Average Canadian Income analysis with Average Household Mortgage


Buying a house, condo or townhouse is a big decision, and you have no doubt begun to scout suitable properties. However, buying a home is a daunting task as you have to consider securing a mortgage – it is a lengthy process that you have to face right from the start. You need to have a clear insight, especially if you are a first time buyer.


What does it look like in 2019?

As per a recent report from the Royal Bank of Canada, affordability is bound to decline in most Canadian cities. The cost of home ownership relative to median incomes will continue to rise, as higher interest rates ensure that carrying a mortgage is costlier than before. House prices are expected to shoot up by approximately 0.5% in 2019, as sales increase 5.6%.


First time buyers are likely to face issues

With the Bank of Canada continuing to hike rates and tougher mortgage stress-test rules in 2019, first-time buyers have to plow over a mountain in order to buy a home. Affordability in Montreal, Edmonton, Calgary and Ottawa is likely to see a drop this year as cost of housing rises relative to average household incomes. Canadians will spend 56% of their median household income of around $68,220 to own a home, which is a shocking development as the value has gone up by 54% as compared to 2018. Ownership in Canada is likely to go down due to affordability issues, and RBC expects a couple of hikes in 2019.


Which is the most expensive area?

Toronto is the country’s biggest market in terms of real estate where the cost of owning a home will take up 79% of the median household income of $71,631 when the 4th quarter arrives, which has gone up 76% from last year. However, Vancouver takes the cake as Canada’s most expensive market. Even though house prices are expected to plummet by 2.5%, the cost of owning a home here will be around 88% of the median income of $77,410 in the 4th quarter of 2019.


Affordability is heavily impacted

Policy makers indulged into various debates before being able to guide the country’s housing market to a soft landing in 2018, but affordability has to be improved as well. If first-time buyers have to shell out exorbitant amounts, they won’t look to the housing market, which is bound to suffer. Since the bar to home ownership is the highest in Vancouver and Toronto where one needs to spend a record 88% and 76% of their median income respectively for mortgage, property taxes, and utilities, these markets could be negatively impacted.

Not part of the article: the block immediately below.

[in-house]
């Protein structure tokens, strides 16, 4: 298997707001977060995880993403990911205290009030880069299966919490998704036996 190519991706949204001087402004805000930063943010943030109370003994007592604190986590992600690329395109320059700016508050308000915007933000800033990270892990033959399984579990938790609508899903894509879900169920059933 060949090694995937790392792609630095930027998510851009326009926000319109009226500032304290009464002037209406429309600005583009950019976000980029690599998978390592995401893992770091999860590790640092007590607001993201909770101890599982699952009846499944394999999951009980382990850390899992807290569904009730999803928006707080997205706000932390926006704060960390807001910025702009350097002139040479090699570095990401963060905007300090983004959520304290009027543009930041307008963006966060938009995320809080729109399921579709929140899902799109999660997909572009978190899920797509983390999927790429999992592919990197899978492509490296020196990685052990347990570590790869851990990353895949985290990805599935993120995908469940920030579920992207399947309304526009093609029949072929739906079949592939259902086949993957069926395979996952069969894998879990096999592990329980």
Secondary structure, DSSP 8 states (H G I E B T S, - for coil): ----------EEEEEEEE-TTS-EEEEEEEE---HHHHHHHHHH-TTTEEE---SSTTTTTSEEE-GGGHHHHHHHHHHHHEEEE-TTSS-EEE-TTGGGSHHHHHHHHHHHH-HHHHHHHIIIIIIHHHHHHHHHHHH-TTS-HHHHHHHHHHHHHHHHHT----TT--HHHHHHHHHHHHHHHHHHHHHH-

Higher interest payments

There is more bad news to come – in 2019, after 18 months have passed since the central’s bank’s hiking cycle, the average household has to pay around $1,000 more for fulfilling principal and interest obligations. Household debt is already high in Canada so people are at more risk for both consumer and mortgage debt. The Canada Mortgage and Housing Corporation has already stated that people living in Toronto and Vancouver are going to be the most at risk as interest rates go up and personal debt levels set new records. The debt-to-income ratio for Vancouver residents jumped to 242% in the second quarter of last year, while it was 208% for Toronto residents. A major portion of this debt was due to mortgage, which actually makes up around two-thirds of the entire outstanding household debts in Canada.


Even though it means a 7.6% jump from last year, rising incomes will make the situation slightly easier. As per the forecast of the Royal Bank of Canada, average disposable income per household before debt-service payments will grow by $2,300 in 2019. So after fulfilling their debt obligations, average households have around $1,300 more in hand. However, keep in mind the prices of other goods and services are also increasing, so this extra income won’t resolve all monetary problems.

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